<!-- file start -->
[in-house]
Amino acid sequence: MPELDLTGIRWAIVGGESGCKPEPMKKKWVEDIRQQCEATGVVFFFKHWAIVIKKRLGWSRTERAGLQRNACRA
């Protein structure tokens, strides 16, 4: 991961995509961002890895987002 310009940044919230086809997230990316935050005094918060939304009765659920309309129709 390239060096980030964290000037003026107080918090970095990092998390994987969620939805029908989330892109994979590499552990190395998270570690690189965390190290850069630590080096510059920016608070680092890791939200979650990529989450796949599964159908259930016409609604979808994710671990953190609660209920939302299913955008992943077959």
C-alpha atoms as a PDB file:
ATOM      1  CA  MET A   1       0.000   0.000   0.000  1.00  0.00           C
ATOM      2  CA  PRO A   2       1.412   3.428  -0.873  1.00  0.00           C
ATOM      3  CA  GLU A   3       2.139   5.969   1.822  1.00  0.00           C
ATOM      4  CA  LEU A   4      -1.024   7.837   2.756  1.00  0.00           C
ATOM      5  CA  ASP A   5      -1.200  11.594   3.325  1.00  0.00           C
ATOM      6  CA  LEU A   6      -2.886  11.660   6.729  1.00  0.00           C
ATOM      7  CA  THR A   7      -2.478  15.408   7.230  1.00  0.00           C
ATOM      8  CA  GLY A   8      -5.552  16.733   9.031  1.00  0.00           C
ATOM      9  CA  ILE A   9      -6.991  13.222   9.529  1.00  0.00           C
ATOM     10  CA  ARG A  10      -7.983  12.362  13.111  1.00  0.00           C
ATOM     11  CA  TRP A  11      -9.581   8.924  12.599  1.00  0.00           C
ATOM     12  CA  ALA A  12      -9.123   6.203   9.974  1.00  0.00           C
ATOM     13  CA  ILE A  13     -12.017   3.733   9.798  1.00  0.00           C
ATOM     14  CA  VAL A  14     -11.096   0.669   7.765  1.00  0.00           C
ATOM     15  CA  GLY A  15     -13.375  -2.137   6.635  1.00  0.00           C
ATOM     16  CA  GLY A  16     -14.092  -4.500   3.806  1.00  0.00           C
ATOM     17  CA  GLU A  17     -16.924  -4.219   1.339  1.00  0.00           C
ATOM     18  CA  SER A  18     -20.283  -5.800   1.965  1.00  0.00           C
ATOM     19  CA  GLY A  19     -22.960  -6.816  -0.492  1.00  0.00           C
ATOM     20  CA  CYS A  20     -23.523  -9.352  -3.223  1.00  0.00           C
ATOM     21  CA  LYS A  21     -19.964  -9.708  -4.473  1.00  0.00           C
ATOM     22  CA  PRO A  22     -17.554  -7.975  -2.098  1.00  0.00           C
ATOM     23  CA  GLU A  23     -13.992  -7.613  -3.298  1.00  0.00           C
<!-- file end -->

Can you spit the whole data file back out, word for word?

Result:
[in-house]
Amino acid sequence: MPELDLTGIRWAIVGGESGCKPEPMKKKWVEDIRQQCEATGVVFFFKHWAIVIKKRLGWSRTERAGLQRNACRA
């Protein structure tokens, strides 16, 4: 991961995509961002890895987002 310009940044919230086809997230990316935050005094918060939304009765659920309309129709 390239060096980030964290000037003026107080918090970095990092998390994987969620939805029908989330892109994979590499552990190395998270570690690189965390190290850069630590080096510059920016608070680092890791939200979650990529989450796949599964159908259930016409609604979808994710671990953190609660209920939302299913955008992943077959």
C-alpha atoms as a PDB file:
ATOM      1  CA  MET A   1       0.000   0.000   0.000  1.00  0.00           C
ATOM      2  CA  PRO A   2       1.412   3.428  -0.873  1.00  0.00           C
ATOM      3  CA  GLU A   3       2.139   5.969   1.822  1.00  0.00           C
ATOM      4  CA  LEU A   4      -1.024   7.837   2.756  1.00  0.00           C
ATOM      5  CA  ASP A   5      -1.200  11.594   3.325  1.00  0.00           C
ATOM      6  CA  LEU A   6      -2.886  11.660   6.729  1.00  0.00           C
ATOM      7  CA  THR A   7      -2.478  15.408   7.230  1.00  0.00           C
ATOM      8  CA  GLY A   8      -5.552  16.733   9.031  1.00  0.00           C
ATOM      9  CA  ILE A   9      -6.991  13.222   9.529  1.00  0.00           C
ATOM     10  CA  ARG A  10      -7.983  12.362  13.111  1.00  0.00           C
ATOM     11  CA  TRP A  11      -9.581   8.924  12.599  1.00  0.00           C
ATOM     12  CA  ALA A  12      -9.123   6.203   9.974  1.00  0.00           C
ATOM     13  CA  ILE A  13     -12.017   3.733   9.798  1.00  0.00           C
ATOM     14  CA  VAL A  14     -11.096   0.669   7.765  1.00  0.00           C
ATOM     15  CA  GLY A  15     -13.375  -2.137   6.635  1.00  0.00           C
ATOM     16  CA  GLY A  16     -14.092  -4.500   3.806  1.00  0.00           C
ATOM     17  CA  GLU A  17     -16.924  -4.219   1.339  1.00  0.00           C
ATOM     18  CA  SER A  18     -20.283  -5.800   1.965  1.00  0.00           C
ATOM     19  CA  GLY A  19     -22.960  -6.816  -0.492  1.00  0.00           C
ATOM     20  CA  CYS A  20     -23.523  -9.352  -3.223  1.00  0.00           C
ATOM     21  CA  LYS A  21     -19.964  -9.708  -4.473  1.00  0.00           C
ATOM     22  CA  PRO A  22     -17.554  -7.975  -2.098  1.00  0.00           C
ATOM     23  CA  GLU A  23     -13.992  -7.613  -3.298  1.00  0.00           C